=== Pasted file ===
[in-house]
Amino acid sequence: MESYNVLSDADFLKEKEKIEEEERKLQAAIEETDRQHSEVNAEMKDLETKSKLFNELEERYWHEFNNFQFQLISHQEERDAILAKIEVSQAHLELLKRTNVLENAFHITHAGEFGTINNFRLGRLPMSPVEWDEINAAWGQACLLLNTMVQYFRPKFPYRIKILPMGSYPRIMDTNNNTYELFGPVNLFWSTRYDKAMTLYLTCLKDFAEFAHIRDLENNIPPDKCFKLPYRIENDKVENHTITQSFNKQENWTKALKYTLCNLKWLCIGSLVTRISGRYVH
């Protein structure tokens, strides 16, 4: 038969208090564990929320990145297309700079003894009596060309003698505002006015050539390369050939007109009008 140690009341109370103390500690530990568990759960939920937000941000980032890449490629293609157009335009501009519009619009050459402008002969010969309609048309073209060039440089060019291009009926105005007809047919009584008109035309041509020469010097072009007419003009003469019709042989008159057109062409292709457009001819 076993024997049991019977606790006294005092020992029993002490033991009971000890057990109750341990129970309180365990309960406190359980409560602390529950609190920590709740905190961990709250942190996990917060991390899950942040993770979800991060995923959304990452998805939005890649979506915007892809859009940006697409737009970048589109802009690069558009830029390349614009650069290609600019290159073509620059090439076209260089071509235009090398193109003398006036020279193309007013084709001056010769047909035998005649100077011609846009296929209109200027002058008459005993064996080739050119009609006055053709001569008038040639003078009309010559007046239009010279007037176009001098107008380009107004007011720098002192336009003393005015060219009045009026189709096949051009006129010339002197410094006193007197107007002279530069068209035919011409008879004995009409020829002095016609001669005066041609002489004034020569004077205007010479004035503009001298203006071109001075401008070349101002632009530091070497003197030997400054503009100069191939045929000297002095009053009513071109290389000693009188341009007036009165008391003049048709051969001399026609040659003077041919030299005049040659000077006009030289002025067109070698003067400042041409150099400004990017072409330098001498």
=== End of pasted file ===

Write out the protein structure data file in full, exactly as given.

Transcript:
[in-house]
Amino acid sequence: MESYNVLSDADFLKEKEKIEEEERKLQAAIEETDRQHSEVNAEMKDLETKSKLFNELEERYWHEFNNFQFQLISHQEERDAILAKIEVSQAHLELLKRTNVLENAFHITHAGEFGTINNFRLGRLPMSPVEWDEINAAWGQACLLLNTMVQYFRPKFPYRIKILPMGSYPRIMDTNNNTYELFGPVNLFWSTRYDKAMTLYLTCLKDFAEFAHIRDLENNIPPDKCFKLPYRIENDKVENHTITQSFNKQENWTKALKYTLCNLKWLCIGSLVTRISGRYVH
């Protein structure tokens, strides 16, 4: 038969208090564990929320990145297309700079003894009596060309003698505002006015050539390369050939007109009008 140690009341109370103390500690530990568990759960939920937000941000980032890449490629293609157009335009501009519009619009050459402008002969010969309609048309073209060039440089060019291009009926105005007809047919009584008109035309041509020469010097072009007419003009003469019709042989008159057109062409292709457009001819 076993024997049991019977606790006294005092020992029993002490033991009971000890057990109750341990129970309180365990309960406190359980409560602390529950609190920590709740905190961990709250942190996990917060991390899950942040993770979800991060995923959304990452998805939005890649979506915007892809859009940006697409737009970048589109802009690069558009830029390349614009650069290609600019290159073509620059090439076209260089071509235009090398193109003398006036020279193309007013084709001056010769047909035998005649100077011609846009296929209109200027002058008459005993064996080739050119009609006055053709001569008038040639003078009309010559007046239009010279007037176009001098107008380009107004007011720098002192336009003393005015060219009045009026189709096949051009006129010339002197410094006193007197107007002279530069068209035919011409008879004995009409020829002095016609001669005066041609002489004034020569004077205007010479004035503009001298203006071109001075401008070349101002632009530091070497003197030997400054503009100069191939045929000297002095009053009513071109290389000693009188341009007036009165008391003049048709051969001399026609040659003077041919030299005049040659000077006009030289002025067109070698003067400042041409150099400004990017072409330098001498």